Date of Award

Fall 2022

Document Type

Open Access Dissertation


English Language and Literatures

First Advisor

David Cowart


This study identifies a new generic form termed here the “Speculative Historical Novel” within contemporary American fiction. The works that Speculative Pasts collect all agonize over the erasure of the past, and question how we can incorporate history into the present while accepting that full recuperation may be impossible. In their emphasis on the erasure of the past, these novels trace the manifold silences created by the imperial conquest of the New World and articulate how this past continues to structure the lived experiences of everyone on this continent.

This speculation is, on the one hand, necessarily suppositional. When faced with a literally and ideologically pocked chronicle, authors must rely upon their aesthetic imaginations to craft narratives that forefront the power dynamics that created such silences in the first place, while they simultaneously model ways for us to inhabit our historical present that do not ignore the lasting legacies of this effaced lineage. This speculation can also be revelatory of our current moment within global capitalism. With the cessation of the Cold War, global capitalism has functioned unimpeded for the past thirty years. This moment has seen unprecedented growth in financial sectors, and yet at the same time proven to be extremely susceptible to volatility. Perhaps encapsulated most saliently within the speculative financial practices that beget the global recession of 2008, our growingly abstract and diffracted economic landscape has created a moment in which the disconnect between the lived reality of many global citizens and the economic evaluation of their nations’ economies seems growingly distant. Thus, these speculative histories prove analogous to and culturally contextualized within this global cultural moment in which speculation seems the only way to navigate a landscape of limited information and endless contingency.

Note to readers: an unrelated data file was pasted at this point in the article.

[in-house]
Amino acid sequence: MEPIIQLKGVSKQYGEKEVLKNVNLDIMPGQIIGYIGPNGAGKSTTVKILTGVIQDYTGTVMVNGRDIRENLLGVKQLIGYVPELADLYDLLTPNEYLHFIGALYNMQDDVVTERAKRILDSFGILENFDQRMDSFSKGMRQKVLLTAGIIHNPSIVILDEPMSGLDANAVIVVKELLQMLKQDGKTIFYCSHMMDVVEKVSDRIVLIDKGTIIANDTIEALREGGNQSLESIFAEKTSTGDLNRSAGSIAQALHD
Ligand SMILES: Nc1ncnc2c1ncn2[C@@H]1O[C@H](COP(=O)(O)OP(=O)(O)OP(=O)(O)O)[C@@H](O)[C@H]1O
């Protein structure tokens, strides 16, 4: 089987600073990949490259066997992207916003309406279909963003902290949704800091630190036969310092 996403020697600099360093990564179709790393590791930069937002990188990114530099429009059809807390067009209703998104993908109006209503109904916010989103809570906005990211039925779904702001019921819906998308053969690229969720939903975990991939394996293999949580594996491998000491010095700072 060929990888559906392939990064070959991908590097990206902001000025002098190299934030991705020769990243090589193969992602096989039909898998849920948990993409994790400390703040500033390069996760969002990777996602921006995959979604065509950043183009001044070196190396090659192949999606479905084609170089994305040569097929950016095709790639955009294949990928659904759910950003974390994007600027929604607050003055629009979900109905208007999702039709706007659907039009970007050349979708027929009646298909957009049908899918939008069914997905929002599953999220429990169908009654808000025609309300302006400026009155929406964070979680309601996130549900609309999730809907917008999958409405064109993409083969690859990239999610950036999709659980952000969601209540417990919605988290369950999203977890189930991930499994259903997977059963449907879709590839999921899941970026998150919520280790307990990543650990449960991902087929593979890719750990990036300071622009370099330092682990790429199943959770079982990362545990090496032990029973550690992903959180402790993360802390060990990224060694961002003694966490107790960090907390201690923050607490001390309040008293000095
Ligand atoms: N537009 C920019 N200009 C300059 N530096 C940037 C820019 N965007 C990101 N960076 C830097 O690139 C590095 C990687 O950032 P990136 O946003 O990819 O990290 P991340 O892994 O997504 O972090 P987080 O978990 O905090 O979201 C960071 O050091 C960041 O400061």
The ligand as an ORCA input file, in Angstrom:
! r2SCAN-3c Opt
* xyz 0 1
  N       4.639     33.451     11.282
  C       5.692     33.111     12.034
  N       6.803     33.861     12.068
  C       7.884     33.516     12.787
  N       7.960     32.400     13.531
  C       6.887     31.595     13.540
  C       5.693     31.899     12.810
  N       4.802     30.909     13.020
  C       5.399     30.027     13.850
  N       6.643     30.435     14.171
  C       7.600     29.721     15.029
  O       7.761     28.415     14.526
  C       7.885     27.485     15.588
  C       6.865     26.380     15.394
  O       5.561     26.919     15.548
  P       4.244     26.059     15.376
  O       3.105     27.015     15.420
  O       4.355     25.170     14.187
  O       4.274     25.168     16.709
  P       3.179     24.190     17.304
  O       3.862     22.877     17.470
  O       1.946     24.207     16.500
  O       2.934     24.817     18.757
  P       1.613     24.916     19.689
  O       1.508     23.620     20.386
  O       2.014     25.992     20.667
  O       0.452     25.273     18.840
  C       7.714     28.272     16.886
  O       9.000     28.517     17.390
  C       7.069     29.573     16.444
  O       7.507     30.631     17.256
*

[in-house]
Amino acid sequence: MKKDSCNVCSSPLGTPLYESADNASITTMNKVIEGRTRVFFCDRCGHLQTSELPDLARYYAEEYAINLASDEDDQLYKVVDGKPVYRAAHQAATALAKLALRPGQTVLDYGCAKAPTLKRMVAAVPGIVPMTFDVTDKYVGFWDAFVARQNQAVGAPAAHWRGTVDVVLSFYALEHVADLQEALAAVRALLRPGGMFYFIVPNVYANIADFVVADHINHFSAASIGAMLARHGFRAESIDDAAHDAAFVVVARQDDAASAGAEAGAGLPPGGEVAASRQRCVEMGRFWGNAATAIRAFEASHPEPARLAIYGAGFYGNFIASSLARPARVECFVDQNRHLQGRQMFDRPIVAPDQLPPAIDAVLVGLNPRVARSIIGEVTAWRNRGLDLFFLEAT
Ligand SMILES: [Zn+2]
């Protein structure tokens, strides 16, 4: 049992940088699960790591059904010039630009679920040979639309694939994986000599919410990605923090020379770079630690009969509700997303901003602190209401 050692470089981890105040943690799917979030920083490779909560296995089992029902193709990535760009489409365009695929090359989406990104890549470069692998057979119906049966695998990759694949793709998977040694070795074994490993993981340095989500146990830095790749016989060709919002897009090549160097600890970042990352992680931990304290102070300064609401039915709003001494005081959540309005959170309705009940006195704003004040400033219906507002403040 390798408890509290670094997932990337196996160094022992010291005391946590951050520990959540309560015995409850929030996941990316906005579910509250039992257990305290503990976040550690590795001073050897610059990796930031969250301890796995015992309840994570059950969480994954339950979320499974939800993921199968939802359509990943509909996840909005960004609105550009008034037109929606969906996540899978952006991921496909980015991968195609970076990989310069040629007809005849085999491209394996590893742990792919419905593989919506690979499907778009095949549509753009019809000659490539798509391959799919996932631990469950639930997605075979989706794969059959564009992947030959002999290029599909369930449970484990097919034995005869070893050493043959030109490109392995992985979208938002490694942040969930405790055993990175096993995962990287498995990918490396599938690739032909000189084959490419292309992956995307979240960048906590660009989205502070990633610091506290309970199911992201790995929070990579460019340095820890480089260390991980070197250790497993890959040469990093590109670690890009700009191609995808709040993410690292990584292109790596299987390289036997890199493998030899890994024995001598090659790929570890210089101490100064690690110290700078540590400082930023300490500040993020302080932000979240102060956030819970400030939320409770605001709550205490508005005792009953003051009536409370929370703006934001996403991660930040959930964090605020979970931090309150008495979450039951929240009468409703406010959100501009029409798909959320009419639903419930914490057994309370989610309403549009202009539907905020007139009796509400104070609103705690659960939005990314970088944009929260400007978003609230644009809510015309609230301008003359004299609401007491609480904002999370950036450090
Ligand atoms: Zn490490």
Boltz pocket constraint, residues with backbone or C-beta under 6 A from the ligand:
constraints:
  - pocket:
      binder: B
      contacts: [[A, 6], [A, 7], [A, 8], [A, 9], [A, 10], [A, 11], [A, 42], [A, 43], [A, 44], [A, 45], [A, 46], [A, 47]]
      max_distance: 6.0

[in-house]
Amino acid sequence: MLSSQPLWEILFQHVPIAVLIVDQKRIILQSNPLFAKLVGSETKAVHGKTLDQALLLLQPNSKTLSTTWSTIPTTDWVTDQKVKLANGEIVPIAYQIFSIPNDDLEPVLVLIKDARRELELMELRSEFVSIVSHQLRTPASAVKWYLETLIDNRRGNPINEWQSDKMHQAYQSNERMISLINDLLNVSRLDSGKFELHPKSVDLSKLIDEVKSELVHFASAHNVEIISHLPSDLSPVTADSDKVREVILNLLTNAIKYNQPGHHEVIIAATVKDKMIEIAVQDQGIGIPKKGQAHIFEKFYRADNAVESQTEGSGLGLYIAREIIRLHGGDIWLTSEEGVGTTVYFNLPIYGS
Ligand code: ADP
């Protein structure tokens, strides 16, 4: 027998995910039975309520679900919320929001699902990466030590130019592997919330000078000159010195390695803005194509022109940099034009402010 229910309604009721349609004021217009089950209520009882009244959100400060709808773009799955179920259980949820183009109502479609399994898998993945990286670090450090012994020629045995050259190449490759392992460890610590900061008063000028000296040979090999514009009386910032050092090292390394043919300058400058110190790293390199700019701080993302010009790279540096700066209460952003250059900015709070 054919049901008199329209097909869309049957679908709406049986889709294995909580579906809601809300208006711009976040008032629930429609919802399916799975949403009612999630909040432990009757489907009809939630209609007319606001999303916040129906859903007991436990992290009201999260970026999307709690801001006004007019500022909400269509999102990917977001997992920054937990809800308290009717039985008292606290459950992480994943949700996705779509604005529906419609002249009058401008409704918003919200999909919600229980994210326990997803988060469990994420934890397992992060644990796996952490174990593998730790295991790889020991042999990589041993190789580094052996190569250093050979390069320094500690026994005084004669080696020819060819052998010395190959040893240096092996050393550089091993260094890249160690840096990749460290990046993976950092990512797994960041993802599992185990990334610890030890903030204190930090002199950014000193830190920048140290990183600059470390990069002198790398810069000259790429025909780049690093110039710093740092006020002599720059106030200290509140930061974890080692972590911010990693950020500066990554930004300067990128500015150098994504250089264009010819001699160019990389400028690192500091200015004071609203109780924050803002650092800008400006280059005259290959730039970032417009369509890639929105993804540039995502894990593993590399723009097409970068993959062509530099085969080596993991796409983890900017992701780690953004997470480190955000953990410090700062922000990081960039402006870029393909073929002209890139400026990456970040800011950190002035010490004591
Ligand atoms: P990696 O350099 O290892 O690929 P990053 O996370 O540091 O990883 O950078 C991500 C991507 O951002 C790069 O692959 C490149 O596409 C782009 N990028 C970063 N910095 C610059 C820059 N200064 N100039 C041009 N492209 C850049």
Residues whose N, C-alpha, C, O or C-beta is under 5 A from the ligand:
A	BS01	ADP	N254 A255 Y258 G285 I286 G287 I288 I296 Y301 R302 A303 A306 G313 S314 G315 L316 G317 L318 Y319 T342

Through this artistic speculation, these novels continually attest, we see the importance of the aesthetic imagination in helping us to identify effaced archives and incorporate them into our daily lives, in however contingent and incomplete a manner. By drawing attention to, and speculating about, the manifold silences that mar our past, these novels model for us a navigation of history that does not ignore or efface the gaps that scar the annals of history and provide the possibility of historical critique in an age after postmodernism.


© 2022, Gregory William Deinert

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